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Shaw & Smith – Lenswood, Lenswood Murray Leake & Ben Jonas

Top Vineyards

Michael Hill Smith and Martin Shaw are Adelaide Hills pioneers, championing the vinous virtues of the Hills long before many of the region’s celebrated makers were of drinking age. With two sites in the region, their loftiest and coolest is the Lenswood Vineyard, a 20-hectare site planted to chardonnay, pinot noir and sauvignon blanc. Currently in organic conversion, the site is managed by Murray Leake, who is also overseeing an ambitious project to double the vine density without removing any of the mature vines.

Cousins Michael Hill Smith MW and Martin Shaw started their Shaw + Smith label in 1989, acquiring a site in the Adelaide Hills at Balhannah in 1999, where they planted vines and built a winery and tasting room. In 2012, the pair purchased an existing vineyard in the cooler zone of Lenswood, at around 500 metres elevation.

Above: Martin Shaw and Michael Hill Smith. Opposite: Murray Leake.

The Lenswood vineyard, on brown clay over loam soils with pockets of shale, was first planted in 1999 to chardonnay and pinot noir, with sauvignon blanc added in 2000. More chardonnay and pinot noir came the following year, resulting in just over 20 hectares under vine in total. All vines are planted on own roots, excepting two chardonnay blocks grafted to Bernard clones. The vineyard is tended to by Group Viticulturist Murray Leake alongside Ben Jonas.

Leake has been a leading viticulturist in the Adelaide Hills for a couple of decades, giving him rare insights into the region and how it has changed. “Over the last 20 years, I’ve seen earlier and more compressed vintages on a more regular basis,” he says. “Therefore, vine management practices have also changed and may continue to. However, the basics of good growing and crop regulation remain key to maintaining quality, even in a changing environment.”

Part of Leake’s evolution of methods has seen the Shaw + Smith sites enter into organic conversion, but this process has been somewhat of a smooth transition, with organic practices and a focus on soil health long a feature of his viticulture.

The organic certification process, however, has naturally meant that now no synthetic chemicals are employed, with Leake using alternative measures to achieve “a natural balance between beneficial organisms, insects, plants and the like to allow vines to establish a natural defence against pathogens and pests”.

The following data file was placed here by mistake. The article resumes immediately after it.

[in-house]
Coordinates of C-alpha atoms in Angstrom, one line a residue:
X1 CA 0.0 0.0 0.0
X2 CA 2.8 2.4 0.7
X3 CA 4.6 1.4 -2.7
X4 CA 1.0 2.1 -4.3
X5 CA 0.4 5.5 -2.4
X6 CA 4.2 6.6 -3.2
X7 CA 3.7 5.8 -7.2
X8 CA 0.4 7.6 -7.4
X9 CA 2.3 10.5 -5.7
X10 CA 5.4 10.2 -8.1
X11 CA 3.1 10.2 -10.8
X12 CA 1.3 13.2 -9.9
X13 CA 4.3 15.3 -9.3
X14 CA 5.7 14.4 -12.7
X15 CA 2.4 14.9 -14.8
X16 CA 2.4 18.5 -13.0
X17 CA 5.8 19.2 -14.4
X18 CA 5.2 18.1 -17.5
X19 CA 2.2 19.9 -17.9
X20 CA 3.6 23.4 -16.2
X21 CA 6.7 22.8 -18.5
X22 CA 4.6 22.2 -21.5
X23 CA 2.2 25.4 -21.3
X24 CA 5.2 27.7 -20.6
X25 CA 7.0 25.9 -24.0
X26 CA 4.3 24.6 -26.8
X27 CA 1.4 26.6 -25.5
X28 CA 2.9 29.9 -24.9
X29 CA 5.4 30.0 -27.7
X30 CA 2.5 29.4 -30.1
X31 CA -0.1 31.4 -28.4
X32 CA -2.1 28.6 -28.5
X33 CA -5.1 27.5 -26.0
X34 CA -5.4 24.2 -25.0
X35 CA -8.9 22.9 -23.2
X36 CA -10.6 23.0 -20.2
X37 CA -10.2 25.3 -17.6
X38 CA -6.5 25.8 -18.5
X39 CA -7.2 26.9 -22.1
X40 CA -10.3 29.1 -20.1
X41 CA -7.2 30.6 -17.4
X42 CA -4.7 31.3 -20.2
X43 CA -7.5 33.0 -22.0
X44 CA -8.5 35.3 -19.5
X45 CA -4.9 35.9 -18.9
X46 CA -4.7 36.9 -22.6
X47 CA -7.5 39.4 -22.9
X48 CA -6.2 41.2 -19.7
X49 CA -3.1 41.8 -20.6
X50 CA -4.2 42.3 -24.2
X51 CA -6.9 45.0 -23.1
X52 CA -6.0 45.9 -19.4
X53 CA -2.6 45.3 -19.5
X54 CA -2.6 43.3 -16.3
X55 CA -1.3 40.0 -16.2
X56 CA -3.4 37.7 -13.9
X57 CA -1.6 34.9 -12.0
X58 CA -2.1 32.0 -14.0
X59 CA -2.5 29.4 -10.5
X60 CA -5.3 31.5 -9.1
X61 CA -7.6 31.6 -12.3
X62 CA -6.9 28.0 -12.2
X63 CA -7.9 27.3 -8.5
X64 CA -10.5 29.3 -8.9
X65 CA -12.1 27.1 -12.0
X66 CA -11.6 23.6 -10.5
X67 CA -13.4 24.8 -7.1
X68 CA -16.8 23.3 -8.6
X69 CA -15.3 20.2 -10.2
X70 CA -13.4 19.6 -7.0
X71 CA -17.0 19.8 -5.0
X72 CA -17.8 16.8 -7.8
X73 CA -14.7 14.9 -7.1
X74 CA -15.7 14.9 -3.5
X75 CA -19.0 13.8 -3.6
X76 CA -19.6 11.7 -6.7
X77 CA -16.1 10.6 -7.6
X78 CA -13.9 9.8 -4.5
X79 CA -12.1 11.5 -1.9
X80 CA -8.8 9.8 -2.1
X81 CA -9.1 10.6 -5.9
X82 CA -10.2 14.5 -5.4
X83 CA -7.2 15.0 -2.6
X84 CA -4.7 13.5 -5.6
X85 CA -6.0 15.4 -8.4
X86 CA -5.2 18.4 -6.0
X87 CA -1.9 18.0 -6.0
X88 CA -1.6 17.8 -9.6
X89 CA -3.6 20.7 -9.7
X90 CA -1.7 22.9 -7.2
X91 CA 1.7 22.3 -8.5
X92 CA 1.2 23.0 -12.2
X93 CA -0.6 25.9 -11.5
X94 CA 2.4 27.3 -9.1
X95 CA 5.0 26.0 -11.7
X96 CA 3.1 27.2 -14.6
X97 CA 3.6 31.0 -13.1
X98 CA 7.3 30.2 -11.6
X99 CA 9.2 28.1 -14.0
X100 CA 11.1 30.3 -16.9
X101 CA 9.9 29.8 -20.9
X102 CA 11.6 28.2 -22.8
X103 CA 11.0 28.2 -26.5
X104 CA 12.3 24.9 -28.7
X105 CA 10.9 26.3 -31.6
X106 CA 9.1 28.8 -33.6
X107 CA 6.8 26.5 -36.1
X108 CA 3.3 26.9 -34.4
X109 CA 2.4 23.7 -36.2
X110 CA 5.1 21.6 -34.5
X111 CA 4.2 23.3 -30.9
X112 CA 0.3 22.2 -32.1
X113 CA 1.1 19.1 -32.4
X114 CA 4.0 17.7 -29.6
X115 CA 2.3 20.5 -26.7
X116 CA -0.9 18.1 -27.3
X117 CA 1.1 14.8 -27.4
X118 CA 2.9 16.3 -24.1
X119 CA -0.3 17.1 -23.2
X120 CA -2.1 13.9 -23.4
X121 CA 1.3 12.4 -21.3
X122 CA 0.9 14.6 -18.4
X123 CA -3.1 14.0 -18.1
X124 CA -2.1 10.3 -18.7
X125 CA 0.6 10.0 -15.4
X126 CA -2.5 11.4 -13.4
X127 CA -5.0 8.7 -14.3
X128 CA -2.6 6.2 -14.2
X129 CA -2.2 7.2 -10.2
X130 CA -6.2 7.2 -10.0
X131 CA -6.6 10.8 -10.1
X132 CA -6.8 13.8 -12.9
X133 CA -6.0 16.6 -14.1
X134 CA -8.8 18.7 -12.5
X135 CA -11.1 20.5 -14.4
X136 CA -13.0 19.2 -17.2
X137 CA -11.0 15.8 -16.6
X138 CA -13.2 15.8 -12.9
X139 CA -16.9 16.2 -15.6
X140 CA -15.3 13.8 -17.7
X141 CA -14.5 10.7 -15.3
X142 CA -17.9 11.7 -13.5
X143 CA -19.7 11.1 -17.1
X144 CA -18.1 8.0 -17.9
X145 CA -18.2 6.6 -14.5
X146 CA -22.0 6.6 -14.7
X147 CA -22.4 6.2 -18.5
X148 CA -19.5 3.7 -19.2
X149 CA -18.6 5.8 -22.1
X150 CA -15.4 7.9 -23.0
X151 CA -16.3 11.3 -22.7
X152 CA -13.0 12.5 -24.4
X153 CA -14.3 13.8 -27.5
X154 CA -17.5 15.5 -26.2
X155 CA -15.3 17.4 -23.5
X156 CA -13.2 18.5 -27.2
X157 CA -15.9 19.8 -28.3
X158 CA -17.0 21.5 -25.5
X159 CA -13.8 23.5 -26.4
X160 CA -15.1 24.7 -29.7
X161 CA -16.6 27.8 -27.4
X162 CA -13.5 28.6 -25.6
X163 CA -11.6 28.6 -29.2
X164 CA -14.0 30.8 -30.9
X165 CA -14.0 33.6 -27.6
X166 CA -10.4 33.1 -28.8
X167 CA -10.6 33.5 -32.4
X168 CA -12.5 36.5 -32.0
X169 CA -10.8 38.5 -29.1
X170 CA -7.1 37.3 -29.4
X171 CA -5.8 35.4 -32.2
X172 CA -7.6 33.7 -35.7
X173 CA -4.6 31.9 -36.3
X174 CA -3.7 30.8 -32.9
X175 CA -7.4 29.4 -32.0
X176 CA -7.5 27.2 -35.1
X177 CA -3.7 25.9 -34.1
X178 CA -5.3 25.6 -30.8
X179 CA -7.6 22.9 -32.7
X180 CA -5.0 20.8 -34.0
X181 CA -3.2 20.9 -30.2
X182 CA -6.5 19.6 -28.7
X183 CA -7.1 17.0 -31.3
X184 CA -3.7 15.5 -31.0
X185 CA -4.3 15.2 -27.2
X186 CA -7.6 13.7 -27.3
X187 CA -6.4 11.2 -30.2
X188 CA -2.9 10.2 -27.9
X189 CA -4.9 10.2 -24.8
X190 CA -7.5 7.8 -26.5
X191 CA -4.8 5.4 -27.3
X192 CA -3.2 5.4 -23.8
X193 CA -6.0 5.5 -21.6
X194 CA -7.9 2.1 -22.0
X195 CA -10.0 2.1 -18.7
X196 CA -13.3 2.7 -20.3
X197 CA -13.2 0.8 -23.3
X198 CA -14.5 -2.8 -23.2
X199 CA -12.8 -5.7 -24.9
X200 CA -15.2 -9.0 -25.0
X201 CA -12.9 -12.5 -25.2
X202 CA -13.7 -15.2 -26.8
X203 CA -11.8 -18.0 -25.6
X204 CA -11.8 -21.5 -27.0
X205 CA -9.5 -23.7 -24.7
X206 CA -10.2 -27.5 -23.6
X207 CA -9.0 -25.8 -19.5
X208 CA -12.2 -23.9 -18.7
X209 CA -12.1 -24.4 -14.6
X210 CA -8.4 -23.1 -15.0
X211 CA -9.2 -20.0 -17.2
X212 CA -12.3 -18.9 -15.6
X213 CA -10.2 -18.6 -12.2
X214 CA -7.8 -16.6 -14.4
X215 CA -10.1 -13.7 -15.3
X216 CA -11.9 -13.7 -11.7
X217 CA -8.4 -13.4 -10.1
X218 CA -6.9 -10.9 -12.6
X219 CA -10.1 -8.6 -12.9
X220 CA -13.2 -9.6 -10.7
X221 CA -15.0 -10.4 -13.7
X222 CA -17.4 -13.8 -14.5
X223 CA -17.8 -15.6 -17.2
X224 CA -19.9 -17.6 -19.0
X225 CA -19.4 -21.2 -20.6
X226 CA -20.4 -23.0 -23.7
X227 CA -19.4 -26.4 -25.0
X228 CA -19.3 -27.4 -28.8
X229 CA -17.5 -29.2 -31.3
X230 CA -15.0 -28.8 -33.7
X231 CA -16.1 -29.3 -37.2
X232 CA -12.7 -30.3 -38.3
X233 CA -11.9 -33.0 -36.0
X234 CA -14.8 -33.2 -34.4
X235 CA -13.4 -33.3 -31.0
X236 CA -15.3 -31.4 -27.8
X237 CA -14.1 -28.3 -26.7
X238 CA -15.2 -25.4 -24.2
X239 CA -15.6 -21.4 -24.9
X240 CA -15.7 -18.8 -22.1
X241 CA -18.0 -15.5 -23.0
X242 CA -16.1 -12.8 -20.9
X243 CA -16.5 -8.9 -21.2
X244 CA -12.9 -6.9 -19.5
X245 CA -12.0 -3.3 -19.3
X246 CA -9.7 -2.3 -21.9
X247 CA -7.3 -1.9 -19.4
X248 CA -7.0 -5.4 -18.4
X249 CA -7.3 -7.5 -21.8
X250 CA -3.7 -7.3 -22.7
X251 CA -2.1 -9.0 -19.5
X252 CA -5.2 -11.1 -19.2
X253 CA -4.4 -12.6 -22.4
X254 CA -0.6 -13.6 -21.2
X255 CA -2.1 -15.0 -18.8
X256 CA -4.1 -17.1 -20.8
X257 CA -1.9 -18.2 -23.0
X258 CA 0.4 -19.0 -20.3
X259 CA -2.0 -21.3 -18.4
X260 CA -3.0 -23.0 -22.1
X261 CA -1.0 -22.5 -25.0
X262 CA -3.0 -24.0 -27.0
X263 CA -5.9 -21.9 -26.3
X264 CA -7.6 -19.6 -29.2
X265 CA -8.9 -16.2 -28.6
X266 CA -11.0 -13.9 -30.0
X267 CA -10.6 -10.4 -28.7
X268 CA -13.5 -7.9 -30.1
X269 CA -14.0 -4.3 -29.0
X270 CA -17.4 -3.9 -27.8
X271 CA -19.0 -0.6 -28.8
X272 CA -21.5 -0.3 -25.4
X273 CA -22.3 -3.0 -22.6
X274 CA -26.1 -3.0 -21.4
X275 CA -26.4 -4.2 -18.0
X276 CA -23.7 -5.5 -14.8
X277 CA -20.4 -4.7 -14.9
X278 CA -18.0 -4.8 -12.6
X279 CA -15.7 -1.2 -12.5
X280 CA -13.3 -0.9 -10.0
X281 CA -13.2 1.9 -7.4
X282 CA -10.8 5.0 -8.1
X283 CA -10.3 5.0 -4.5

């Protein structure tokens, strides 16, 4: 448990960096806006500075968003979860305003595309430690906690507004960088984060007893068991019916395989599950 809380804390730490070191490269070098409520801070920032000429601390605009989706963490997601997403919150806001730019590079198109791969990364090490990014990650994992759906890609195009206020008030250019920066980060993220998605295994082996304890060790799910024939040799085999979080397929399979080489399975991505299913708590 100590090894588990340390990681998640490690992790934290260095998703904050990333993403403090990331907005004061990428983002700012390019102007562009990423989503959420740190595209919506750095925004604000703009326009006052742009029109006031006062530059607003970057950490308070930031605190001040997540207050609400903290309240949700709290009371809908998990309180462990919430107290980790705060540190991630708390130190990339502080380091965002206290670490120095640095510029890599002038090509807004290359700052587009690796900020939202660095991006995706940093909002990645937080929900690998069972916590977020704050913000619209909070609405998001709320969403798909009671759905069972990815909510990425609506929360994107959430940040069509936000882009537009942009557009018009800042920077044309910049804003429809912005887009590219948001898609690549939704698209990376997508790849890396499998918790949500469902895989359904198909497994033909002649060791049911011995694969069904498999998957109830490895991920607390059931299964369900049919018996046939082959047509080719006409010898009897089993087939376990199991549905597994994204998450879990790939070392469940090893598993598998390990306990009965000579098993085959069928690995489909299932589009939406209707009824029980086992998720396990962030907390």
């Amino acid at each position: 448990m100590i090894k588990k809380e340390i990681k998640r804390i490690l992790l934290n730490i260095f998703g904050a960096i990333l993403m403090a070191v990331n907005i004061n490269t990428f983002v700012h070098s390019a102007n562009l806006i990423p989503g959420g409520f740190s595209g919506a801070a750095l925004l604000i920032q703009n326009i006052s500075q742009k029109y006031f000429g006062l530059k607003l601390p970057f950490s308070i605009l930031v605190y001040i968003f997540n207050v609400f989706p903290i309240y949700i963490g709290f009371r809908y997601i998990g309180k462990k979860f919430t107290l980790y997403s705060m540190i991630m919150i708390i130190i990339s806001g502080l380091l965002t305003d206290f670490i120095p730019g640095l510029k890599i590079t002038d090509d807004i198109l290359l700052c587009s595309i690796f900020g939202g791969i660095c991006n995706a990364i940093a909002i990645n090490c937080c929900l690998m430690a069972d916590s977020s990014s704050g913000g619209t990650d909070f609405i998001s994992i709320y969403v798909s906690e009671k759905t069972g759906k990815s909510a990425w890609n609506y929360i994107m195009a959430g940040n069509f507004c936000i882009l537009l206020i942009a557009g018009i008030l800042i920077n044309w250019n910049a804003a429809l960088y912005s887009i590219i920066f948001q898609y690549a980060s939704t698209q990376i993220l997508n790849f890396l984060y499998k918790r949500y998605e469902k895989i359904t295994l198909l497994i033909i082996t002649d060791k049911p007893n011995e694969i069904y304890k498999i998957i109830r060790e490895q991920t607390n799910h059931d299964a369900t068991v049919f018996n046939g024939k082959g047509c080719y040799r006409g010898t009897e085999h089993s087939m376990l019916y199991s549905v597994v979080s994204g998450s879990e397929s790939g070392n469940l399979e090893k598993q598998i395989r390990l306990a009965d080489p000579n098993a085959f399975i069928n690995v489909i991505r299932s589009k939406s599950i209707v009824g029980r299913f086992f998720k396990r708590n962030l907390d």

Above: chardonnay. Opposite: pinot noir.
“The Lenswood Vineyard chardonnay always has a beautiful tight line of acid that reflects the high, cool site,” says Leake. “It shows restraint and subtlety, but also great flavour, and floral notes are a highlight. The vineyard comes through in the Lenswood Vineyard pinot noir in the gorgeous perfume. There’s an ethereal beauty to the Lenswood pinot, and it comes through every year.”

“Being able to manage our vineyard organically has seen great improvements in soil health and vine health,” says Leake, “resulting in what we believe gives a resistance to environmental pressures, as well as quality improvements. Managing our vineyards organically reduces the environmental impact not only on our own site but that of our neighbours.”

A mid-row grass sward is maintained throughout the Lenswood Vineyard to improve soil structure, increase biodiversity, prevent erosion, maintain soil moisture and also return nutrients, while applications of compost have increased the organic matter in the soil, increasing fertility. The vineyard also has established biodiversity corridors, which harbour birds and microbats that prey on problematic insect populations, tipping the competitive balance towards beneficial species.

Above: a swarm of bees looks for a home in the vineyard. Opposite: a microbat box on a tree in the vineyard. Microbats prey on problematic insect populations.

The Lenswood site is one that receives good rainfall, though irrigation is still minimally used from their dam. The aim is to reduce this reliance even further, with soil probes constantly providing data to allow precision irrigation and reduce water use. An experimental pest and disease program is also being trialled to reduce and potentially eliminate the use of copper in the vineyard.

Leake has also begun the process of increasing the density of the vineyard without disrupting the mature vines through vine layering, which involves laying down a cane from an existing plant to propagate a new vine. By doing this, he aims to double the density of the vineyard to about 4,800 vines per hectare, which he believes will have great benefits for the productive balance of the vines by naturally reducing their crop load.

Leake has begun the process of increasing the density of the vineyard without disrupting the mature vines through vine layering, which involves laying down a cane from an existing plant to propagate a new vine. By doing this, he aims to double the density of the vineyard.

“We see the personality of this vineyard come through really strongly in both chardonnay and pinot noir,” says Leake, but he believes increasing the density, which he hopes to complete within three years, will eventually even better express the terroir of the site in the finished wines, which are already some of the Adelaide Hills’ most acclaimed.

“The Lenswood Vineyard chardonnay always has a beautiful tight line of acid that reflects the high, cool site,” says Leake. “It shows restraint and subtlety, but also great flavour, and floral notes are a highlight. The vineyard comes through in the Lenswood Vineyard pinot noir in the gorgeous perfume. There’s an ethereal beauty to the Lenswood pinot, and it comes through every year.”

A mid-row grass sward is maintained throughout the Lenswood Vineyard to improve soil structure, increase biodiversity, prevent erosion, maintain soil moisture and also return nutrients.